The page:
Sadie Gustafson-Zook Meditates on Queerness, Catcalling & More on ‘Vol.1’ EP

Photo Credit: Rachel Gray Media

Folk artist Sadie Gustafson-Zook’s EP Vol. 1 is a paradox: it’s the specificity of the lyrics that make them relatable. Gustafson-Zook sings with precision about moments in her life, from riding the train in Boston to mistaking a bird’s song for a street harasser, but her reflections on these experiences relate them to broader challenges nearly all of us contend with.

Gustafson-Zook moved from her Indiana hometown to Boston for grad school in 2017, pursuing jazz studies at Longy School of Music. In the time period between then and now, she came out as gay. She consequently describes the EP as one about “uncertainty and gay stuff.” The first track and first single off the EP, the cheery “Lean in More,” for instance, is Gustafson-Zook’s “first gay song,” she says. In a classic, candid singer-songwriter style, it describes her first lesbian relationship and the feeling of having “found something that felt really true and honest,” she explains. “I felt kind of late to the game in terms of not thinking about dating people who weren’t cis men until I was 24 or so, so this song was kind of like coming home.”

The next track, “Birdsong,” is deceptively whimsical, with dreamy harp and scatting, as Gustafson-Zook sings about hearing birds chirping while waiting for the bus and thinking she’s being cat-called: “Bird song makes me squirm/because I’ve learned to assume it’s from a man/standing by the road/cig in tow/making all kinds of demands.” She goes on to reflect on the hyper-vigilance that stems from constantly being subjected to sexual harassment and the male gaze.

On “Two,” she sings about dating someone who seems to have two different personalities, the repetitive tonal structure evoking the madness such a predicament can lead to. In contrast, comforting piano chords take center stage in “Alewife,” giving off a friendly vibe as Gustafson-Zook describes everyday snapshots from Boston’s public transportation system.

“Everyone,” a meditation on the pervasive sensation of being judged, closes out the EP, with a haunting melody in minor keys to emphasize that very discomfort. Gustafson-Zook wrote it during a visit to her parents’ house as she worried what people in her small town would think about her sexuality. Like “Birdsong,” it shows how we can feel others’ eyes on us even when they’re not looking.

“It wasn’t even that anyone was reaching out with bad things to say or criticisms,” she recalls. “But I definitely was feeling that there would be pressures, people would be trying to tell me what’s best for me or who I’m supposed to be, and really, it’s kind of just a declaration of me trying to own my evolution and trying to figure out who I am on my own before taking in other people’s perspectives on the matter.”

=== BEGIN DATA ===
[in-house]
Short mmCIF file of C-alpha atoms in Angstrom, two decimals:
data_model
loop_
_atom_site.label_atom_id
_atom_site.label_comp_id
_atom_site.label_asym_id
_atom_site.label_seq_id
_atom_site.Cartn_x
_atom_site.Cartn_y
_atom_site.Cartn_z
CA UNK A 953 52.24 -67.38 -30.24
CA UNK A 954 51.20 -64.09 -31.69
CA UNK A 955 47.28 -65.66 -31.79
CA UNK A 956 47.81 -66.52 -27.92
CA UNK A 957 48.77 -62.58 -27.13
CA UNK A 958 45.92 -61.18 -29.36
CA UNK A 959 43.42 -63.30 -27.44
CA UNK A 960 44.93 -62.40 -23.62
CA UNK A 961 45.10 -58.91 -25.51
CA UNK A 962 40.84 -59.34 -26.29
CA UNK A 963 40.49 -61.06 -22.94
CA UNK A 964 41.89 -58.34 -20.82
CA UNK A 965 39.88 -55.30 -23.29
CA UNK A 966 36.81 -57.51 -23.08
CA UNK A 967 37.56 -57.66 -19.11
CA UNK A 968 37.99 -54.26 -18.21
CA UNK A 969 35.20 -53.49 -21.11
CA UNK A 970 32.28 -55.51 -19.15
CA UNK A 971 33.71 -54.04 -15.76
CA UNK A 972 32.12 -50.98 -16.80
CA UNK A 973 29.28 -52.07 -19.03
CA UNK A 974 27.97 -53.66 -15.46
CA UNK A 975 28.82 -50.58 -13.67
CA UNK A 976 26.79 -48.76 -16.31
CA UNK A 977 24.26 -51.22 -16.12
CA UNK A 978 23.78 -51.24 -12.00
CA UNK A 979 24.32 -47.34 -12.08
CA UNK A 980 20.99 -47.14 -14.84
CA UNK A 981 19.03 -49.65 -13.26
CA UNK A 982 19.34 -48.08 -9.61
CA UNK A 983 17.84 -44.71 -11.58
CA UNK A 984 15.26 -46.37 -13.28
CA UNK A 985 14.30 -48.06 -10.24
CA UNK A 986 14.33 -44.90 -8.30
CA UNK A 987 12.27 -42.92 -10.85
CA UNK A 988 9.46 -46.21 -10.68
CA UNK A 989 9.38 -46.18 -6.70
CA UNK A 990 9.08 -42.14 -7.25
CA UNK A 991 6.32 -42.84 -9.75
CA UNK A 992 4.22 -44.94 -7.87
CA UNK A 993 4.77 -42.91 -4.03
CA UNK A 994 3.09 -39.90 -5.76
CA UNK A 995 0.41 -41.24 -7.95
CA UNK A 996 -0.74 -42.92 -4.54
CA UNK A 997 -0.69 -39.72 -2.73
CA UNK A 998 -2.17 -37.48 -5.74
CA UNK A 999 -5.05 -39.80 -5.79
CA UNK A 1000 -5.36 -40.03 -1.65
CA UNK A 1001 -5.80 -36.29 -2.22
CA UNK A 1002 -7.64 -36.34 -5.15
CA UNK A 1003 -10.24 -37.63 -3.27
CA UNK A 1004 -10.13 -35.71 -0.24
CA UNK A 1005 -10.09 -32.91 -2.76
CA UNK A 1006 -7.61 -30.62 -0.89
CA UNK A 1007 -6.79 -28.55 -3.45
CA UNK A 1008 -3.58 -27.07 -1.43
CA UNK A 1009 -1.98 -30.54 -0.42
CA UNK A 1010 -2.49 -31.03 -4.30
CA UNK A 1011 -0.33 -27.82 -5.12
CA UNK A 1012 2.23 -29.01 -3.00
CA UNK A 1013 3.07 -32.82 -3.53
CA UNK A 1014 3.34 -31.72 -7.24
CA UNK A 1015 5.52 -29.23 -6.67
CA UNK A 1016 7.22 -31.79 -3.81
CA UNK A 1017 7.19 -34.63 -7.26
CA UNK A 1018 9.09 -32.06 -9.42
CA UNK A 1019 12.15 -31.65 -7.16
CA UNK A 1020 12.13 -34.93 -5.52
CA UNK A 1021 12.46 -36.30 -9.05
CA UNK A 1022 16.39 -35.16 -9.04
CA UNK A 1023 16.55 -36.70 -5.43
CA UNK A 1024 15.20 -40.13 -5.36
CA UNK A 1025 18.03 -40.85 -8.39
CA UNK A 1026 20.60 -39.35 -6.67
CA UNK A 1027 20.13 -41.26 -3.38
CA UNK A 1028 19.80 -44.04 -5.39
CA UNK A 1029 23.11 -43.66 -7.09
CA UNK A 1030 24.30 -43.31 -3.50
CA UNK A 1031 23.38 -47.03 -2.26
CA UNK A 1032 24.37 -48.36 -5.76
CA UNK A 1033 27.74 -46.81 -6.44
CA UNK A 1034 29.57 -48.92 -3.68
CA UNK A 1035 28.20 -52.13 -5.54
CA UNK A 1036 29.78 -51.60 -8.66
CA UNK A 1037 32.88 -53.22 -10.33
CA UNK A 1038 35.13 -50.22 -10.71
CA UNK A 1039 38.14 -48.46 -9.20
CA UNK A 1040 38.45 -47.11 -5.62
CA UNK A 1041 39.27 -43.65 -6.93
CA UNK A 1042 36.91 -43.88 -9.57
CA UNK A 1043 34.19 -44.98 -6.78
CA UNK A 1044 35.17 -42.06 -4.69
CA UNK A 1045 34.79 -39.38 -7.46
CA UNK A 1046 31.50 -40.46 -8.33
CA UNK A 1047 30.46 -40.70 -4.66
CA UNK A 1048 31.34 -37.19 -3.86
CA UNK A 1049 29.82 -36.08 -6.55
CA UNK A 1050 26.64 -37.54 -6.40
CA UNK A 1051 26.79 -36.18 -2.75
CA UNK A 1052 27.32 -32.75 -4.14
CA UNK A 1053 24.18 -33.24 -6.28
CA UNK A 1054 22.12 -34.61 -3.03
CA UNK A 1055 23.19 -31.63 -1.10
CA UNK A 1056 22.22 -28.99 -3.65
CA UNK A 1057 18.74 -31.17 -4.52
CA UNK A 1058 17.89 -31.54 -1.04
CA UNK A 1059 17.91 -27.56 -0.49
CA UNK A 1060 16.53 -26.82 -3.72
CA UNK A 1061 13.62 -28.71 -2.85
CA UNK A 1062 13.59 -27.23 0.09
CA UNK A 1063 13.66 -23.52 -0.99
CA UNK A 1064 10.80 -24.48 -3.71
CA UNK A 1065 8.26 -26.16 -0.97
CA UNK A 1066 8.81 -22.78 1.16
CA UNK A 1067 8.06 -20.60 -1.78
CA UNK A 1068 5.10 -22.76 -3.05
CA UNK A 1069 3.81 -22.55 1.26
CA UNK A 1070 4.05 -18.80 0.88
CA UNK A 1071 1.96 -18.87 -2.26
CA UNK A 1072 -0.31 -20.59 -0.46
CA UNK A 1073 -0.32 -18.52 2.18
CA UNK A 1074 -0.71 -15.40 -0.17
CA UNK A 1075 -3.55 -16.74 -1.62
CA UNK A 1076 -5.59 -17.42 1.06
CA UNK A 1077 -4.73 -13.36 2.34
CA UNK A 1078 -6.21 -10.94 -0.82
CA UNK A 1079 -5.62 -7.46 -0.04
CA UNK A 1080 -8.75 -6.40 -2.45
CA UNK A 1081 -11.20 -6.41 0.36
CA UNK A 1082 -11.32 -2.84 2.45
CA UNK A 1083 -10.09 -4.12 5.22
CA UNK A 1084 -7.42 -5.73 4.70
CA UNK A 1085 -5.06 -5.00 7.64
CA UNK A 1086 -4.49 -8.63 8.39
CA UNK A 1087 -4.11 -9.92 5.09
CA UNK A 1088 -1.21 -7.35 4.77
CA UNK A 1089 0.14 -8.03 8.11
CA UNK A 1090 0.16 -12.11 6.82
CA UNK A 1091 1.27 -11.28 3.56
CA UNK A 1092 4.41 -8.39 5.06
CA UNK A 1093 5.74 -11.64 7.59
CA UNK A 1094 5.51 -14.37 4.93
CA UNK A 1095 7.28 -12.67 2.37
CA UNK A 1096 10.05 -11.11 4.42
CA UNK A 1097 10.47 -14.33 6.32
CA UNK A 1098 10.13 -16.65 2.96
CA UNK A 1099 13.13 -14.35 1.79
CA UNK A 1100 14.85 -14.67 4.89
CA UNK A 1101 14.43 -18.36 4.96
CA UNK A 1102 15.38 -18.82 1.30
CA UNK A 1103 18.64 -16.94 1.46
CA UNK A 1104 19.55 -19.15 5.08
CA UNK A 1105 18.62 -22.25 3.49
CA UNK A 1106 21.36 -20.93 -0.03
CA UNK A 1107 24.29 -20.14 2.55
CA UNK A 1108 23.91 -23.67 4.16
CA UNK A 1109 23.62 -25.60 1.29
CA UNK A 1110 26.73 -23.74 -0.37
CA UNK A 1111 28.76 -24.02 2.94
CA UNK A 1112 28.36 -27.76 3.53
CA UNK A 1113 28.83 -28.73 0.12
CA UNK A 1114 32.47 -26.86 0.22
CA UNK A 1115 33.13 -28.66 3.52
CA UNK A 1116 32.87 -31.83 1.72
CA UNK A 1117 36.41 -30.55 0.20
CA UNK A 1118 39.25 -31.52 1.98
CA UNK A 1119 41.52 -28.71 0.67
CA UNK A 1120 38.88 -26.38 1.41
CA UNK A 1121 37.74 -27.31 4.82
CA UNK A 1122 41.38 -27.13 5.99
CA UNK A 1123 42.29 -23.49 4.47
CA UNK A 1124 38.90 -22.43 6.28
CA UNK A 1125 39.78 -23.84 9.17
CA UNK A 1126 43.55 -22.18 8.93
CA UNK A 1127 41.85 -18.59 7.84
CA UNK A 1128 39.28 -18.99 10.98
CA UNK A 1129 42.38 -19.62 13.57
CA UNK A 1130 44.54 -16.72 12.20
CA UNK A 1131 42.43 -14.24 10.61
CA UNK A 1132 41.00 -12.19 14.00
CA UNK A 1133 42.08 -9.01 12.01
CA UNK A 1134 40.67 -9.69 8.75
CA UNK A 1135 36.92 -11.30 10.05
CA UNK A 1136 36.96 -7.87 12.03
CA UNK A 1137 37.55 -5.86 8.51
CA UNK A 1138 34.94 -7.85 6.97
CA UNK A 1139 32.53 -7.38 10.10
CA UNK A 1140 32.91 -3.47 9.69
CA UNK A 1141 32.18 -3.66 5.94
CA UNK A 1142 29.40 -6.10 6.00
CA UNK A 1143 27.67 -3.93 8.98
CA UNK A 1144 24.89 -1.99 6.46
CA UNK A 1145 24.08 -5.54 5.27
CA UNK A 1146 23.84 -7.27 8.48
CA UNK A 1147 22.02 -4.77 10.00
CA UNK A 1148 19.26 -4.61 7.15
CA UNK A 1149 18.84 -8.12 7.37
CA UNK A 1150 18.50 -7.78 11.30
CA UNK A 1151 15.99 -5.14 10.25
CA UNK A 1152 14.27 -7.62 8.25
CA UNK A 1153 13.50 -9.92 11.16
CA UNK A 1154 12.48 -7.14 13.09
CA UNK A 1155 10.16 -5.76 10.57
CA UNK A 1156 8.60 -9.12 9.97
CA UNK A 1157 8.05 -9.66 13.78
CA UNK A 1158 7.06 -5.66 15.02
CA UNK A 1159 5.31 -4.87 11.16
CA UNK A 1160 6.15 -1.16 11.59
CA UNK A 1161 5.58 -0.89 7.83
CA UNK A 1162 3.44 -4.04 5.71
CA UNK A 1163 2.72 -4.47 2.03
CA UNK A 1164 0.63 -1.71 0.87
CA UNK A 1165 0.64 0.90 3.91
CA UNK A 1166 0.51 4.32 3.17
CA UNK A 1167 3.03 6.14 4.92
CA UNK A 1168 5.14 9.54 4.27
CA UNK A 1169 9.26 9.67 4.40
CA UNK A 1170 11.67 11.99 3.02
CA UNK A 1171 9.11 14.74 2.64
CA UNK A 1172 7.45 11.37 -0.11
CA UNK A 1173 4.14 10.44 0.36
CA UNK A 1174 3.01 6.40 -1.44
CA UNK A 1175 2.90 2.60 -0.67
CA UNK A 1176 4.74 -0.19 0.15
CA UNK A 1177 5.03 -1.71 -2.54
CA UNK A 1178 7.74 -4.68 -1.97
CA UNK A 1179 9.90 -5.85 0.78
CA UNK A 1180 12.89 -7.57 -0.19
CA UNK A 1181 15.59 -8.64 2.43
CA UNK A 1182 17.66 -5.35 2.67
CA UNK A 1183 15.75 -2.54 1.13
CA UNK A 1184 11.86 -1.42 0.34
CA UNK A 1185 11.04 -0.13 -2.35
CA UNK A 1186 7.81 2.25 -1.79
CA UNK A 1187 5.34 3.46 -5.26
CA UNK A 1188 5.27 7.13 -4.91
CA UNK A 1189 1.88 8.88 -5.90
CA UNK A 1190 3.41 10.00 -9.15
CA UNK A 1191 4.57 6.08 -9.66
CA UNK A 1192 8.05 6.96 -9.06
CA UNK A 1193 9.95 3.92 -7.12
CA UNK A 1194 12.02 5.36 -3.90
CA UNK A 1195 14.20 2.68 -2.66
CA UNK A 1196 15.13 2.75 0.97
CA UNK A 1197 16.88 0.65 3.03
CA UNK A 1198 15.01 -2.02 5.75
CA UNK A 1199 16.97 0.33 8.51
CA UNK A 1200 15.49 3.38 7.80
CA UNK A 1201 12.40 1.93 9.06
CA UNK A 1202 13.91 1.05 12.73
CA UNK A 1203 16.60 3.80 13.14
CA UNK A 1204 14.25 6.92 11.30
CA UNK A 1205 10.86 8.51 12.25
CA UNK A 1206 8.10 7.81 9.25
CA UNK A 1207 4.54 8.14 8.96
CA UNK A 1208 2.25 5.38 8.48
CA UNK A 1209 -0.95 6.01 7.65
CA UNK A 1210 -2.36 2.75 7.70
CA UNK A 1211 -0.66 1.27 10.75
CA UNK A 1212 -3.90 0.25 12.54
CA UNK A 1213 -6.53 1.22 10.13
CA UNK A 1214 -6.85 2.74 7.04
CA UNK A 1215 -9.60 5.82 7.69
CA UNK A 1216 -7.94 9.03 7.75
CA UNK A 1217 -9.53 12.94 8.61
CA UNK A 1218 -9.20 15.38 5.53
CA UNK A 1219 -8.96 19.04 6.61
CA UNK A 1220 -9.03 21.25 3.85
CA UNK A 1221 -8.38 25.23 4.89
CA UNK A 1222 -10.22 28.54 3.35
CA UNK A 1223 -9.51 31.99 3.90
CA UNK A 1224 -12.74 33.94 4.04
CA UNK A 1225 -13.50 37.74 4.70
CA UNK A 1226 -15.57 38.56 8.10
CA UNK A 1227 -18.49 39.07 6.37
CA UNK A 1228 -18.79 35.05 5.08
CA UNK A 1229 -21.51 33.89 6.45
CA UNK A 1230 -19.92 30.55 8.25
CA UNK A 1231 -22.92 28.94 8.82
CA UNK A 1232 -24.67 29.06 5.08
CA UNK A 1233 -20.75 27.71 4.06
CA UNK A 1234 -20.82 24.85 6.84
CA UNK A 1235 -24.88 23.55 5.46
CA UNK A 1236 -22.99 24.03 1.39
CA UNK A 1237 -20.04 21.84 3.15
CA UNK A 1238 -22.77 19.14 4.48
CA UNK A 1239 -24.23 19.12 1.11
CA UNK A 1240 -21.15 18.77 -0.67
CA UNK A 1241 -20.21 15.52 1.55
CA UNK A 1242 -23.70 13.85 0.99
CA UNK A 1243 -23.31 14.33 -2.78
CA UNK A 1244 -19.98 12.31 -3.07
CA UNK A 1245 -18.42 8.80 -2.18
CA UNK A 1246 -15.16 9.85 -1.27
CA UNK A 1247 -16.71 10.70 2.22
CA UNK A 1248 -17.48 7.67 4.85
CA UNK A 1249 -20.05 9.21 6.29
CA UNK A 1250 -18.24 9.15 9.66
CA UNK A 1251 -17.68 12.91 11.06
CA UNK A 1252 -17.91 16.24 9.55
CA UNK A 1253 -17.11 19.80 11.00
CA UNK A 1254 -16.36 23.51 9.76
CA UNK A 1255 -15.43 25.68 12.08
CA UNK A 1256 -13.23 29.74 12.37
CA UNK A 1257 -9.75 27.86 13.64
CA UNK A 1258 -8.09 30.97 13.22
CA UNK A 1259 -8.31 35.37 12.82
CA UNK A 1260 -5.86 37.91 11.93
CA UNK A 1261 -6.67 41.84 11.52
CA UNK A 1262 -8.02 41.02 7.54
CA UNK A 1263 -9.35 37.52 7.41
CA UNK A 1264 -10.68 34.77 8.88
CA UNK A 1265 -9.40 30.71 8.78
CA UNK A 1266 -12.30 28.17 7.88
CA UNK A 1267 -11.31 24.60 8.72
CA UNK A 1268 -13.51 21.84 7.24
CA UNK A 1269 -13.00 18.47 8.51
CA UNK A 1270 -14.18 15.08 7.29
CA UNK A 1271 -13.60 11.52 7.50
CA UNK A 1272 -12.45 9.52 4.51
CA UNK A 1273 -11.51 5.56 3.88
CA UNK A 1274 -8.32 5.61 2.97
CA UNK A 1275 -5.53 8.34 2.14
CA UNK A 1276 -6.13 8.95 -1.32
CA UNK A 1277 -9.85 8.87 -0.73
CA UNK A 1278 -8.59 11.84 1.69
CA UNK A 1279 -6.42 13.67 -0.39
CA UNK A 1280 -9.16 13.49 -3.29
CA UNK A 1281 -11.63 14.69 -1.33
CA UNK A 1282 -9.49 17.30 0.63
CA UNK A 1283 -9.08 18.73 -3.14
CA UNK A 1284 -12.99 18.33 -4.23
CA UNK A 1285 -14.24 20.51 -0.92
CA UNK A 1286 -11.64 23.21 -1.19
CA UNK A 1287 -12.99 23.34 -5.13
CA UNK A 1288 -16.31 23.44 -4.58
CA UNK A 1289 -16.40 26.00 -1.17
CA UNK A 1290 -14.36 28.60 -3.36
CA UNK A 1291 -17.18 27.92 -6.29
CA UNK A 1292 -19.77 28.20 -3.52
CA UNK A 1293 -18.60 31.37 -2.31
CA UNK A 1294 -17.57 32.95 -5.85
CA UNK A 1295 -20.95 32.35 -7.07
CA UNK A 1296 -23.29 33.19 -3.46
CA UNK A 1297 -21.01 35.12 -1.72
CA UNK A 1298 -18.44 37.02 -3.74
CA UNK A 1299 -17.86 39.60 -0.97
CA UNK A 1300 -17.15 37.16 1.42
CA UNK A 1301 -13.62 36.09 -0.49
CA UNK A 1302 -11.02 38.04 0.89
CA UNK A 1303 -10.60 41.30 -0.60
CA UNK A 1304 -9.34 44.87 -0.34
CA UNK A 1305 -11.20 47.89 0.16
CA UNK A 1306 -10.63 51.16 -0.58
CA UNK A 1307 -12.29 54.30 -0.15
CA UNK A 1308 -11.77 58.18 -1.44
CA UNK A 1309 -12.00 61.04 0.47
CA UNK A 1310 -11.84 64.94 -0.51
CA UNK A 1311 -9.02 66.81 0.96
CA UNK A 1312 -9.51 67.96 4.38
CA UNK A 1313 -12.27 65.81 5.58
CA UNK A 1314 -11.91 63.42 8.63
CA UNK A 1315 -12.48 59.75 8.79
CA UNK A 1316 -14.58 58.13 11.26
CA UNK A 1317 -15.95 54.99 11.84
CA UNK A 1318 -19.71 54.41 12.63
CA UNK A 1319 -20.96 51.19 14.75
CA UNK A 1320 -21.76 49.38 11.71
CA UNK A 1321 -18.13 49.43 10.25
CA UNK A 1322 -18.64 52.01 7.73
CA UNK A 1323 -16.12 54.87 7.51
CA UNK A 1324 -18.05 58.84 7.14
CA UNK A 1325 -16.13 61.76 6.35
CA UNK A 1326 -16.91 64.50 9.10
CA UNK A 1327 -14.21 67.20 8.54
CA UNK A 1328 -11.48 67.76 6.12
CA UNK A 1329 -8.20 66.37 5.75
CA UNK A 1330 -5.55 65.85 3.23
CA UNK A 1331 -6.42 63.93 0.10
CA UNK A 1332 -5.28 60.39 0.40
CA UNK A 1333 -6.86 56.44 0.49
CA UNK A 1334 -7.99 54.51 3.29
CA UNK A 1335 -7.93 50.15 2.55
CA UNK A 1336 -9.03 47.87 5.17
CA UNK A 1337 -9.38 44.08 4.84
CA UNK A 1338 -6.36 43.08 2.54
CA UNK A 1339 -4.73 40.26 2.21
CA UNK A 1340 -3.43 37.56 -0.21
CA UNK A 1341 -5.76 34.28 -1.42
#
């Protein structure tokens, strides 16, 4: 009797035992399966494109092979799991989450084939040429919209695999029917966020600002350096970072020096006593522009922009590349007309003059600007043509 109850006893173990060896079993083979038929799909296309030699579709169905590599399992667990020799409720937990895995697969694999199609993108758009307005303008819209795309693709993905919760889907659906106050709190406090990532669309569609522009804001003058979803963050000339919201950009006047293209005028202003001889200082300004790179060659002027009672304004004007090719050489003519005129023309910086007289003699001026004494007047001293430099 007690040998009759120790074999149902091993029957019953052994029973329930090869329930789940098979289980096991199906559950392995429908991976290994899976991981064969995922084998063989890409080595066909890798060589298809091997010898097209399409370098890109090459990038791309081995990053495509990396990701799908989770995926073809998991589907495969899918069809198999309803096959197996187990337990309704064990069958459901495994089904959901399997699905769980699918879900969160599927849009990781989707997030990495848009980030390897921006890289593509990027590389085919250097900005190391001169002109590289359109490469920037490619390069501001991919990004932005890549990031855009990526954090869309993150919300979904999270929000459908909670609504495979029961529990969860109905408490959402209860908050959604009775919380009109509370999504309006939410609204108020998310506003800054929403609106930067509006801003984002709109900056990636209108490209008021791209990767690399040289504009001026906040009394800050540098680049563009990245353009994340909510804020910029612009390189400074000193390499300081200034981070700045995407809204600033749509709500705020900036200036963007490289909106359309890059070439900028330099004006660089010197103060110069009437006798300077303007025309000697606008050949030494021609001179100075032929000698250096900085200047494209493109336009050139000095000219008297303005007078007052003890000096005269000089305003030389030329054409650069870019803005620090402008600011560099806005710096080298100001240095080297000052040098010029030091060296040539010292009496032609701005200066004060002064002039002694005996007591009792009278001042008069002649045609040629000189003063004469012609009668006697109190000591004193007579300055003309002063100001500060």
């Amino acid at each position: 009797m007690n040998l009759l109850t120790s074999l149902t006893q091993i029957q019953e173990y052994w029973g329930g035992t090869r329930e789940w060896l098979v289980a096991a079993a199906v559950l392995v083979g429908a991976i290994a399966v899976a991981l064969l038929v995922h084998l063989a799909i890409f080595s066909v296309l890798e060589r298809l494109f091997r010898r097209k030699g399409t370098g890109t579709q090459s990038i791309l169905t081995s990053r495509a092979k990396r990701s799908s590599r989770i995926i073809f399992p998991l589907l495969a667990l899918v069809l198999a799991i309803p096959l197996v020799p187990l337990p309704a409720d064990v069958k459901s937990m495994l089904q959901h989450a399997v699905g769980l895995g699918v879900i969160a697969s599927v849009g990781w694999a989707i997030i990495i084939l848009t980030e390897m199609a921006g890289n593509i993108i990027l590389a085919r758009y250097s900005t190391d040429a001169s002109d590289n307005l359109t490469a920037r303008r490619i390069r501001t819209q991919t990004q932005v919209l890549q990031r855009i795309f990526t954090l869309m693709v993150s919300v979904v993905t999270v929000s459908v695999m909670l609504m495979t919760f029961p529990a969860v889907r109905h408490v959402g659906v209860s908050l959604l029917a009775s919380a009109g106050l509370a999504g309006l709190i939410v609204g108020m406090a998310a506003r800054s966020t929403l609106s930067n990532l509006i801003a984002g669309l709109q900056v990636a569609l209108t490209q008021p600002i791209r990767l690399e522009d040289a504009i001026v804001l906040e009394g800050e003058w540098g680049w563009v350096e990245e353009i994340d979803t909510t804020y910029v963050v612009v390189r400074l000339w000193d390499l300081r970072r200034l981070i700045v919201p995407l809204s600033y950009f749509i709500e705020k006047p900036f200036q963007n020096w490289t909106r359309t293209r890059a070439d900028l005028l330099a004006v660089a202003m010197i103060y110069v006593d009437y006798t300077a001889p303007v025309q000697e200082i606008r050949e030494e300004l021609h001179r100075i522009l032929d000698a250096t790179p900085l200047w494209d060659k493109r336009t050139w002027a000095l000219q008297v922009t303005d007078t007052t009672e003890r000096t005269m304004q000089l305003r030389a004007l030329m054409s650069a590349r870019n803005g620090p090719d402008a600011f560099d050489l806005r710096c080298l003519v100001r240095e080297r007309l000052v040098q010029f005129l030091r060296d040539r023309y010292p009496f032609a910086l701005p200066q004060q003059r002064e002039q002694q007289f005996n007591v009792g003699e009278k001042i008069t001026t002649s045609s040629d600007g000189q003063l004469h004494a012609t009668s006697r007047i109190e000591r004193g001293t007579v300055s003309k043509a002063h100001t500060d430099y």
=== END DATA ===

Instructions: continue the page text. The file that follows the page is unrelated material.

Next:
This is the first collection of Gustafson-Zook’s that was made in collaboration with a producer — namely, Brooklyn-based musician Alec Spiegelman. “I had a lot of ideas, but wanted somebody to help me make the musical decisions,” she says. They worked out of his home studio, and he added unexpected flourishes, like layering in flutes and clarinets.

“I wanted to do more with tracking one part at a time so that we could have lots of really interesting textures that wouldn’t be really possible in a live recording setting, but I also wanted to retain some of that live energy,” she says. She and the harpist Mairi Chaimbeul, for instance, recorded harp, guitar, and vocals at the same time, then tracked everything else on top of it.

Vol. I is Gustafson-Zook’s first EP, but she’s already got a full-length album under her belt, 2017’s I’m Not Here. In addition to making music, she holds a remote day job as a communications manager for an LGBTQ health clinic and teaches voice lessons.

The EP is the first half of a full-length album, Sin of Certainty, slotted for release later in 2021. She’s currently setting up a home studio to record the second half of the album, which she describes as more upbeat and varied in its instrumentation than the first. “We ended up recording all the mellow songs in the beginning so we could get the harp on them,” she says.

Gustafson-Zook raised over $15,000 on Kickstarter to create Sin of Certainty, a title that may resonate with many right now, as it reflects the album’s overall theme of accepting an uncertain future. “I’ve been thinking a lot recently about change and how to deal with it,” she writes in the Kickstarter description. “As I get older, it’s become apparent that the only constant is change.”

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